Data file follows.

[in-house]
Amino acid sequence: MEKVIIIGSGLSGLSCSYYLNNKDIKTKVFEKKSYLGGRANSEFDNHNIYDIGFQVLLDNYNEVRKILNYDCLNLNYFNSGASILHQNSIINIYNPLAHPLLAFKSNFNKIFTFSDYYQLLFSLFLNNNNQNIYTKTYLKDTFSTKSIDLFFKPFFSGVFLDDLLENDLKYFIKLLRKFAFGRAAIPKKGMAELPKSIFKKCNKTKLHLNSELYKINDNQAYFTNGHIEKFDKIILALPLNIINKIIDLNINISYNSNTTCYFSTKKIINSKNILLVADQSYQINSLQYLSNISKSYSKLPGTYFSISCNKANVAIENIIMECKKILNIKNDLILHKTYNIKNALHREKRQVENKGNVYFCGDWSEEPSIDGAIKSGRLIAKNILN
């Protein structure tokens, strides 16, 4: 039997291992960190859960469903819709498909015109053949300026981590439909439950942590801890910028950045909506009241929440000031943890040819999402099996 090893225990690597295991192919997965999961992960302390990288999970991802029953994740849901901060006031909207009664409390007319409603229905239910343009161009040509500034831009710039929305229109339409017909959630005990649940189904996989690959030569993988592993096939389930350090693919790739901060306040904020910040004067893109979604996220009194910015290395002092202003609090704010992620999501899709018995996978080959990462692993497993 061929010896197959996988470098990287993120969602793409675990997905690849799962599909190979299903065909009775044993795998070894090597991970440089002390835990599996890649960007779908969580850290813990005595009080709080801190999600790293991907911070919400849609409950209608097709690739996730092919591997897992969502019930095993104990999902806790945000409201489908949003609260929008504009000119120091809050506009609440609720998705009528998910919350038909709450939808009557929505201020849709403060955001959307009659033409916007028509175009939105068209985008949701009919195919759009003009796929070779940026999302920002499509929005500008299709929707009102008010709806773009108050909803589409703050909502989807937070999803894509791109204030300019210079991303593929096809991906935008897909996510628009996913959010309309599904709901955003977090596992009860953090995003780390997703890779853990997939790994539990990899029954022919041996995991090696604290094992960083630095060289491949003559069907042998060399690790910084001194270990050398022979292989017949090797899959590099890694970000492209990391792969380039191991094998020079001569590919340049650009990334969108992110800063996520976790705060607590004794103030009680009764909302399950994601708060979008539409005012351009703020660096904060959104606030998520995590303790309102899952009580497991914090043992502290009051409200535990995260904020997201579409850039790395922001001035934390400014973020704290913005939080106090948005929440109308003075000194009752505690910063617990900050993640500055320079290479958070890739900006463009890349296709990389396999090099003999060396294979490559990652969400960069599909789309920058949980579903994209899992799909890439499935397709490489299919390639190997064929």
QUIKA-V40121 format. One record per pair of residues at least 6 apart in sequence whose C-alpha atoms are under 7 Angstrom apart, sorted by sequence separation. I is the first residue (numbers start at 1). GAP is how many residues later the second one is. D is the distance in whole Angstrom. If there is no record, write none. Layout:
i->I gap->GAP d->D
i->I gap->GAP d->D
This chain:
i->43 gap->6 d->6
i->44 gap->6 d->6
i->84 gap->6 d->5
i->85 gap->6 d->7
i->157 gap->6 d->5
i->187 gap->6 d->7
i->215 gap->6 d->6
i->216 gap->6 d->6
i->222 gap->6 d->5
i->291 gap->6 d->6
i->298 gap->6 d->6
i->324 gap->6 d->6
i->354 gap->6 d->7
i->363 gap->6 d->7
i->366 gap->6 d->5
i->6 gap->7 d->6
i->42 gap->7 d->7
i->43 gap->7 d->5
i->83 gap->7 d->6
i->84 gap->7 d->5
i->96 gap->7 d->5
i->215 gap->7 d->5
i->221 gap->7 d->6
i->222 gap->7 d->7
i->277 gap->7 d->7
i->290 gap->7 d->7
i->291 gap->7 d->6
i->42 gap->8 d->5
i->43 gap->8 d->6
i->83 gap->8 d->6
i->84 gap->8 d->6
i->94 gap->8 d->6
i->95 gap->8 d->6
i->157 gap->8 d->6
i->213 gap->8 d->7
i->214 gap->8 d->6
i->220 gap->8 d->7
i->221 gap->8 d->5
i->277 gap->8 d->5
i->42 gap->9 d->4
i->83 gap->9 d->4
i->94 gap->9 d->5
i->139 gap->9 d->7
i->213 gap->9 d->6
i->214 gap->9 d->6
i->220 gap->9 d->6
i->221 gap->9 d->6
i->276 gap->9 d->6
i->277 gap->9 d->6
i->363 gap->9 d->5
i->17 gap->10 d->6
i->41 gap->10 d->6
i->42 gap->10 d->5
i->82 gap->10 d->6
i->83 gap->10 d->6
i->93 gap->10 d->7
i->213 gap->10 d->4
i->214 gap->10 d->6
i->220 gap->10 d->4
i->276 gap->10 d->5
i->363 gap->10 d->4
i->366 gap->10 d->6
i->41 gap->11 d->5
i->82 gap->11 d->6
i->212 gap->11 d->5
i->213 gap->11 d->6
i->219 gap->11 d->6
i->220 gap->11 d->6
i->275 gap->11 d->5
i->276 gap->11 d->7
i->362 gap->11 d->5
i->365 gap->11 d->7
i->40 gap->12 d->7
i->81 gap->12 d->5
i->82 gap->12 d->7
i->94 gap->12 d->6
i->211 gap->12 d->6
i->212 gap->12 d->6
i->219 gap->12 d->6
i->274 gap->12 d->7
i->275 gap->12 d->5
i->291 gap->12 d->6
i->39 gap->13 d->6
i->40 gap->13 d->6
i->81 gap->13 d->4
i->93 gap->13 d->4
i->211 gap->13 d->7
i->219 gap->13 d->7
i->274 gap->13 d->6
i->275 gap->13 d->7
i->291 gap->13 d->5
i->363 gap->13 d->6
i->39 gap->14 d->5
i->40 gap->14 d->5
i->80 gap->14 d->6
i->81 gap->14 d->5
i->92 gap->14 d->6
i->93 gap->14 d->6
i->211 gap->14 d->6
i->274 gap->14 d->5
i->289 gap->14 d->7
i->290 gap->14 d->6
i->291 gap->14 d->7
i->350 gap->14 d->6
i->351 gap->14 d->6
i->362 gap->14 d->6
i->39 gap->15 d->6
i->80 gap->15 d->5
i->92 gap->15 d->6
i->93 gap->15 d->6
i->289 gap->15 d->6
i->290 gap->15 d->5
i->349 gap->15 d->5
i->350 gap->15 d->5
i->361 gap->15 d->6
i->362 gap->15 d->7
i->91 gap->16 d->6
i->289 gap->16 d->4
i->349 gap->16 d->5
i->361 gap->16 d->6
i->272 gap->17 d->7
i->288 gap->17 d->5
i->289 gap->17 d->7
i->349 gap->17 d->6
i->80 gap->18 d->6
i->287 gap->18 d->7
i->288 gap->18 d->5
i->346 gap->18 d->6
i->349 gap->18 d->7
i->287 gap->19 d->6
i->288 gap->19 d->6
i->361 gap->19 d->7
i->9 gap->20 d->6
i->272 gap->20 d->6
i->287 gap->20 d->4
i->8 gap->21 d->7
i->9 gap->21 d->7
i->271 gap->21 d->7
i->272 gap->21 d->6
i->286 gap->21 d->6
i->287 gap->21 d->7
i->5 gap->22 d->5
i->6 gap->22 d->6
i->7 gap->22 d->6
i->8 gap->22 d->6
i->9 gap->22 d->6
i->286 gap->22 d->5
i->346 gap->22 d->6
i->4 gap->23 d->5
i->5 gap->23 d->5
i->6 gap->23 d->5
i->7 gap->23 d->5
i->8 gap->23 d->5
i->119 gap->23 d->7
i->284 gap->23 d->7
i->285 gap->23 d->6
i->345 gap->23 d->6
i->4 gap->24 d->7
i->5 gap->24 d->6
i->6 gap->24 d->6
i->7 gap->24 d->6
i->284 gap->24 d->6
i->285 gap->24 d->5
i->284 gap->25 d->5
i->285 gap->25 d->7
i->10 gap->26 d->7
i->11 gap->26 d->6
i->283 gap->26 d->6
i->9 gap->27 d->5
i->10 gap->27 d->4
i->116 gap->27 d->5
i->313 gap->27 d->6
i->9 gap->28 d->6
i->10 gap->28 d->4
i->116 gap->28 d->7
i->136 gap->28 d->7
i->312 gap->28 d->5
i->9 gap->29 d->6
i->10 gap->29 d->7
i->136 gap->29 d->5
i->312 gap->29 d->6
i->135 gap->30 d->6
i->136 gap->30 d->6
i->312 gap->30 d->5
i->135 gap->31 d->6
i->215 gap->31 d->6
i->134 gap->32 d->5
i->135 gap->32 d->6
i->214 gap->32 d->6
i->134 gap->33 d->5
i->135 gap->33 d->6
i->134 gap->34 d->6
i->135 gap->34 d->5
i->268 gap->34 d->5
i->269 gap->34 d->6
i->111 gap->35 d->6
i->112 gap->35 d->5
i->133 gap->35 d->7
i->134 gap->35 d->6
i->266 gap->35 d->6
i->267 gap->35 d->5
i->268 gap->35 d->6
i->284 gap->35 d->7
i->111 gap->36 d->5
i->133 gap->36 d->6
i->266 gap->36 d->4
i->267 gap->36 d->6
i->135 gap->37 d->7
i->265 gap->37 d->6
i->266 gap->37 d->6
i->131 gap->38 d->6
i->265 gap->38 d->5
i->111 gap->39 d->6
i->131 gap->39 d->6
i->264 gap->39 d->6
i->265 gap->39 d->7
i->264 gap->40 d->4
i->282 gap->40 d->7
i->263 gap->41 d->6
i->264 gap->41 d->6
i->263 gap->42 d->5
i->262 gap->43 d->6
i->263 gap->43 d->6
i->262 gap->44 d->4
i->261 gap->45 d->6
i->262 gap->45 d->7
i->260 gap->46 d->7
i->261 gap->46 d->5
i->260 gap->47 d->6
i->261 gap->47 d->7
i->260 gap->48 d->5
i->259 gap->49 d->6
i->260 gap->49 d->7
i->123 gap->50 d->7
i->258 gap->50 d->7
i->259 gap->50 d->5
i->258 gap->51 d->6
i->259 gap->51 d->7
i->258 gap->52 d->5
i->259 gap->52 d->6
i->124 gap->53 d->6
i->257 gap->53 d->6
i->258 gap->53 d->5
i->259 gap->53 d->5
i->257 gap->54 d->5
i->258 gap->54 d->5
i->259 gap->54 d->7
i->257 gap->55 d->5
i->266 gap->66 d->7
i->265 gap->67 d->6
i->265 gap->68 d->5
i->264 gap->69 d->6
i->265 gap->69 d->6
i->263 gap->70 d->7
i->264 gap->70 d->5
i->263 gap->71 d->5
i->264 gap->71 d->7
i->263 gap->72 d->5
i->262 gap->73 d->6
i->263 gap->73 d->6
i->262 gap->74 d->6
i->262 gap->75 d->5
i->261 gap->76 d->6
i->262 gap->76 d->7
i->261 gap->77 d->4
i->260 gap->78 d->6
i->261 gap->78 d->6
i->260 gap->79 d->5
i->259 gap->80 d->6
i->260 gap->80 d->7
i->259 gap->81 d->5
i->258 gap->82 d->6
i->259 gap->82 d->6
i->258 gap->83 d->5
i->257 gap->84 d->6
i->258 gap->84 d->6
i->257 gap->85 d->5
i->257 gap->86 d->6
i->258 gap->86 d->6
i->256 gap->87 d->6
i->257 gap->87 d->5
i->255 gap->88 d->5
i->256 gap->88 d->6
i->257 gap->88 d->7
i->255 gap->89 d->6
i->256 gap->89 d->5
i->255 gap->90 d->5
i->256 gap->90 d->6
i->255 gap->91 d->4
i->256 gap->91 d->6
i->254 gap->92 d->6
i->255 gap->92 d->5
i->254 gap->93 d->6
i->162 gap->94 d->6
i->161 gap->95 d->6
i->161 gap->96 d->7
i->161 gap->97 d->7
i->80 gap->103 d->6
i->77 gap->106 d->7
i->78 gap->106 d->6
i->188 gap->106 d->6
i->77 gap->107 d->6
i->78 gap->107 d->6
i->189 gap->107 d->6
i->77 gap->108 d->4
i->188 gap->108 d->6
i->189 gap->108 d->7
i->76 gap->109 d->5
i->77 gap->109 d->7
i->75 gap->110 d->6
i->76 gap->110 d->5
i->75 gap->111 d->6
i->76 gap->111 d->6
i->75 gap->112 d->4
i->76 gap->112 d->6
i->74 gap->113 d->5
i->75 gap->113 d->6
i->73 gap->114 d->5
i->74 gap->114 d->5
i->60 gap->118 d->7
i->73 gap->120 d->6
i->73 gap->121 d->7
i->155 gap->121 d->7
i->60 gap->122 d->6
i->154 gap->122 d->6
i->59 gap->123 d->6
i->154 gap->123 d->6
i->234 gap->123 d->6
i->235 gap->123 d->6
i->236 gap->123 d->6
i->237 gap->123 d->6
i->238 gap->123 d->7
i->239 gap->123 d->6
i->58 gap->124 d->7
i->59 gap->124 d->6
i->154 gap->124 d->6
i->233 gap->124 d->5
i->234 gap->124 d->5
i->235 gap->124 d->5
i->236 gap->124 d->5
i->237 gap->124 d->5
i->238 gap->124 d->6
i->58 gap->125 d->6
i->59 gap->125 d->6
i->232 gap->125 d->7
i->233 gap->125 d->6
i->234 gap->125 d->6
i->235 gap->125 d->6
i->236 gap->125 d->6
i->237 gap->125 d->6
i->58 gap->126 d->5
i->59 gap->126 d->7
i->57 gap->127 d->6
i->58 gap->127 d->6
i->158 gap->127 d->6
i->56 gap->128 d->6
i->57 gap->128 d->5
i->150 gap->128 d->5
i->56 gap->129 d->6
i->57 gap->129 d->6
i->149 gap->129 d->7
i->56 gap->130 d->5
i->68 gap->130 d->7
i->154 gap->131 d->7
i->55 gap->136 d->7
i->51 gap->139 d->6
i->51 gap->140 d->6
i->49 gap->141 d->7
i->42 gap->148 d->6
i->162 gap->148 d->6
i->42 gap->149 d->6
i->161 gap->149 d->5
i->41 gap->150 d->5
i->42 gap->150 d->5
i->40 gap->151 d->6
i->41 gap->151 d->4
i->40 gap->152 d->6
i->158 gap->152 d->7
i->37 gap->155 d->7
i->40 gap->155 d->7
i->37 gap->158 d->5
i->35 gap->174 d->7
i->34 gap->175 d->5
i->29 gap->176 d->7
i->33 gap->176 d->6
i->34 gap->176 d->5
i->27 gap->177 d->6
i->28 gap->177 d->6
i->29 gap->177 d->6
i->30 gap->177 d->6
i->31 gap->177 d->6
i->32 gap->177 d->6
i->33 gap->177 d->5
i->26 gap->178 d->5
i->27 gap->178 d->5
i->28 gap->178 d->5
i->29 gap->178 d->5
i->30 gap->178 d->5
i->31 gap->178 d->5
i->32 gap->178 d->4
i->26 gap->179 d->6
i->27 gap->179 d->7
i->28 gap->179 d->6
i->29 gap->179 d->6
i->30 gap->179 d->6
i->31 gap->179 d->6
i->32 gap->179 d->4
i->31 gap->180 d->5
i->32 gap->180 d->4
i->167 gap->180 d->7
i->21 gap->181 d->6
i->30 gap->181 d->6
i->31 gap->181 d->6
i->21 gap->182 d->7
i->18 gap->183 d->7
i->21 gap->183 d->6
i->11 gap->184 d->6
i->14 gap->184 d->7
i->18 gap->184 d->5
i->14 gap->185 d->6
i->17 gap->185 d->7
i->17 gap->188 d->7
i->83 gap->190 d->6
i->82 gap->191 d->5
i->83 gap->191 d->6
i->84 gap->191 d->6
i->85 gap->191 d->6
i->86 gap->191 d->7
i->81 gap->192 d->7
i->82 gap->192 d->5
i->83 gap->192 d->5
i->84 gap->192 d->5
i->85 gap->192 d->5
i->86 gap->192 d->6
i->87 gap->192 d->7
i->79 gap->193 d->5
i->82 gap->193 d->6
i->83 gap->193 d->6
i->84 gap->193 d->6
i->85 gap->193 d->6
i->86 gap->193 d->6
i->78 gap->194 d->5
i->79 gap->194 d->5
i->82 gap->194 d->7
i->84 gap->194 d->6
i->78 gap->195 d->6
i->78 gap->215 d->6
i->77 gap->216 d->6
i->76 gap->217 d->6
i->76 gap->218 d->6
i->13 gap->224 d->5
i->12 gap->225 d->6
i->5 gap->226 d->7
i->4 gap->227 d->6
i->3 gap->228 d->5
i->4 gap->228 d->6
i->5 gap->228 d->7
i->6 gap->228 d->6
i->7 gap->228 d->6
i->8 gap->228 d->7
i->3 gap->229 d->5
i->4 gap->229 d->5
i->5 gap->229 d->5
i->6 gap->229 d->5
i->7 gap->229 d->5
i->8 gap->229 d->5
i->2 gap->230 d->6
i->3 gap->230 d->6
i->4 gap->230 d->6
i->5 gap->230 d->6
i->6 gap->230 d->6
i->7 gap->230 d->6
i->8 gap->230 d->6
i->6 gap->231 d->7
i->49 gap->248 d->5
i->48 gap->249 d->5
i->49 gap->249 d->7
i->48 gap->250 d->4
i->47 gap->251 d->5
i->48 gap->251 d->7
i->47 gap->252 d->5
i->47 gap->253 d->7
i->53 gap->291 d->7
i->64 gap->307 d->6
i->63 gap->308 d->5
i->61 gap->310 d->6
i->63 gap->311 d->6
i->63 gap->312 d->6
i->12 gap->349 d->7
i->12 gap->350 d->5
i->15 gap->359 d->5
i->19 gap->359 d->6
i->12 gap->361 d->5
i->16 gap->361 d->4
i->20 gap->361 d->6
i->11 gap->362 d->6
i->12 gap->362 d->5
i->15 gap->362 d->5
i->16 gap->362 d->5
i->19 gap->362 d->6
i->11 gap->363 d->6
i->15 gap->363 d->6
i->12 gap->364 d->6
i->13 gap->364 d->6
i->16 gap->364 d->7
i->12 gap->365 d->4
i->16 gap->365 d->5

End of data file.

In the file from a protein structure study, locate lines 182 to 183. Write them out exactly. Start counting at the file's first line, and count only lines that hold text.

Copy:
i->116 gap->28 d->7
i->136 gap->28 d->7